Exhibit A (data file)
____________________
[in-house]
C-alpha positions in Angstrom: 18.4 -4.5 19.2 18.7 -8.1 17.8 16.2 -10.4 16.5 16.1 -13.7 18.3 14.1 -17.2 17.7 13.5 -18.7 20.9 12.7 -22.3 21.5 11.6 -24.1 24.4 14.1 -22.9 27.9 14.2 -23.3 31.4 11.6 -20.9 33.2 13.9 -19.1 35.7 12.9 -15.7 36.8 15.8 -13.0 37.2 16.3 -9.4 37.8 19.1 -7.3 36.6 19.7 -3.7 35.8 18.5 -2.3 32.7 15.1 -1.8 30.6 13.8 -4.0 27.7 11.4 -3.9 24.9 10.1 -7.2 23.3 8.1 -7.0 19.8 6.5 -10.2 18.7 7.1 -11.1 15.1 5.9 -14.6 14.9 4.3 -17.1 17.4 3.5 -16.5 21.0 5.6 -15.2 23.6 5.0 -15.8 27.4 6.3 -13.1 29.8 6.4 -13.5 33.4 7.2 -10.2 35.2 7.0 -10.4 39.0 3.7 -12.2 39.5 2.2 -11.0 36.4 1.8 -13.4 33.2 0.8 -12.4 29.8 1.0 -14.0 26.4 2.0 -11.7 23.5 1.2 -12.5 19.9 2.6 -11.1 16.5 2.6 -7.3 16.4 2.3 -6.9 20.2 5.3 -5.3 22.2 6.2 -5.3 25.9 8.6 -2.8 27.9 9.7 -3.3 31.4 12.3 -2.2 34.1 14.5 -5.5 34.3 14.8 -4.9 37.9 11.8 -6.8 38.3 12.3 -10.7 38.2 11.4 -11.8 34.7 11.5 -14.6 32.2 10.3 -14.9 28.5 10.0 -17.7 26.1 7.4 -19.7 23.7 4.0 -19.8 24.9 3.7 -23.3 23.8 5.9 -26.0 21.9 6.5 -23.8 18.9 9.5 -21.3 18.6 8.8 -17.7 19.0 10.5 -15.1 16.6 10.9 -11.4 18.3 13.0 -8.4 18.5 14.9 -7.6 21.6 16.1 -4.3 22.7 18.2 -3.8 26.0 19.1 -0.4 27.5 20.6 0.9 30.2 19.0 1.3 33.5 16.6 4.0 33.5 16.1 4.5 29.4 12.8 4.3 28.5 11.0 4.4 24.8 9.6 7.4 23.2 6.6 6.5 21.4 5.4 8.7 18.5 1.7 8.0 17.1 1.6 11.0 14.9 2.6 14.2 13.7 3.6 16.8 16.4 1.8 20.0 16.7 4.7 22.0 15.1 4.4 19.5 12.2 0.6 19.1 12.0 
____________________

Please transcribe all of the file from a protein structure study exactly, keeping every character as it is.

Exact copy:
[in-house]
C-alpha positions in Angstrom: 18.4 -4.5 19.2 18.7 -8.1 17.8 16.2 -10.4 16.5 16.1 -13.7 18.3 14.1 -17.2 17.7 13.5 -18.7 20.9 12.7 -22.3 21.5 11.6 -24.1 24.4 14.1 -22.9 27.9 14.2 -23.3 31.4 11.6 -20.9 33.2 13.9 -19.1 35.7 12.9 -15.7 36.8 15.8 -13.0 37.2 16.3 -9.4 37.8 19.1 -7.3 36.6 19.7 -3.7 35.8 18.5 -2.3 32.7 15.1 -1.8 30.6 13.8 -4.0 27.7 11.4 -3.9 24.9 10.1 -7.2 23.3 8.1 -7.0 19.8 6.5 -10.2 18.7 7.1 -11.1 15.1 5.9 -14.6 14.9 4.3 -17.1 17.4 3.5 -16.5 21.0 5.6 -15.2 23.6 5.0 -15.8 27.4 6.3 -13.1 29.8 6.4 -13.5 33.4 7.2 -10.2 35.2 7.0 -10.4 39.0 3.7 -12.2 39.5 2.2 -11.0 36.4 1.8 -13.4 33.2 0.8 -12.4 29.8 1.0 -14.0 26.4 2.0 -11.7 23.5 1.2 -12.5 19.9 2.6 -11.1 16.5 2.6 -7.3 16.4 2.3 -6.9 20.2 5.3 -5.3 22.2 6.2 -5.3 25.9 8.6 -2.8 27.9 9.7 -3.3 31.4 12.3 -2.2 34.1 14.5 -5.5 34.3 14.8 -4.9 37.9 11.8 -6.8 38.3 12.3 -10.7 38.2 11.4 -11.8 34.7 11.5 -14.6 32.2 10.3 -14.9 28.5 10.0 -17.7 26.1 7.4 -19.7 23.7 4.0 -19.8 24.9 3.7 -23.3 23.8 5.9 -26.0 21.9 6.5 -23.8 18.9 9.5 -21.3 18.6 8.8 -17.7 19.0 10.5 -15.1 16.6 10.9 -11.4 18.3 13.0 -8.4 18.5 14.9 -7.6 21.6 16.1 -4.3 22.7 18.2 -3.8 26.0 19.1 -0.4 27.5 20.6 0.9 30.2 19.0 1.3 33.5 16.6 4.0 33.5 16.1 4.5 29.4 12.8 4.3 28.5 11.0 4.4 24.8 9.6 7.4 23.2 6.6 6.5 21.4 5.4 8.7 18.5 1.7 8.0 17.1 1.6 11.0 14.9 2.6 14.2 13.7 3.6 16.8 16.4 1.8 20.0 16.7 4.7 22.0 15.1 4.4 19.5 12.2 0.6 19.1 12.0 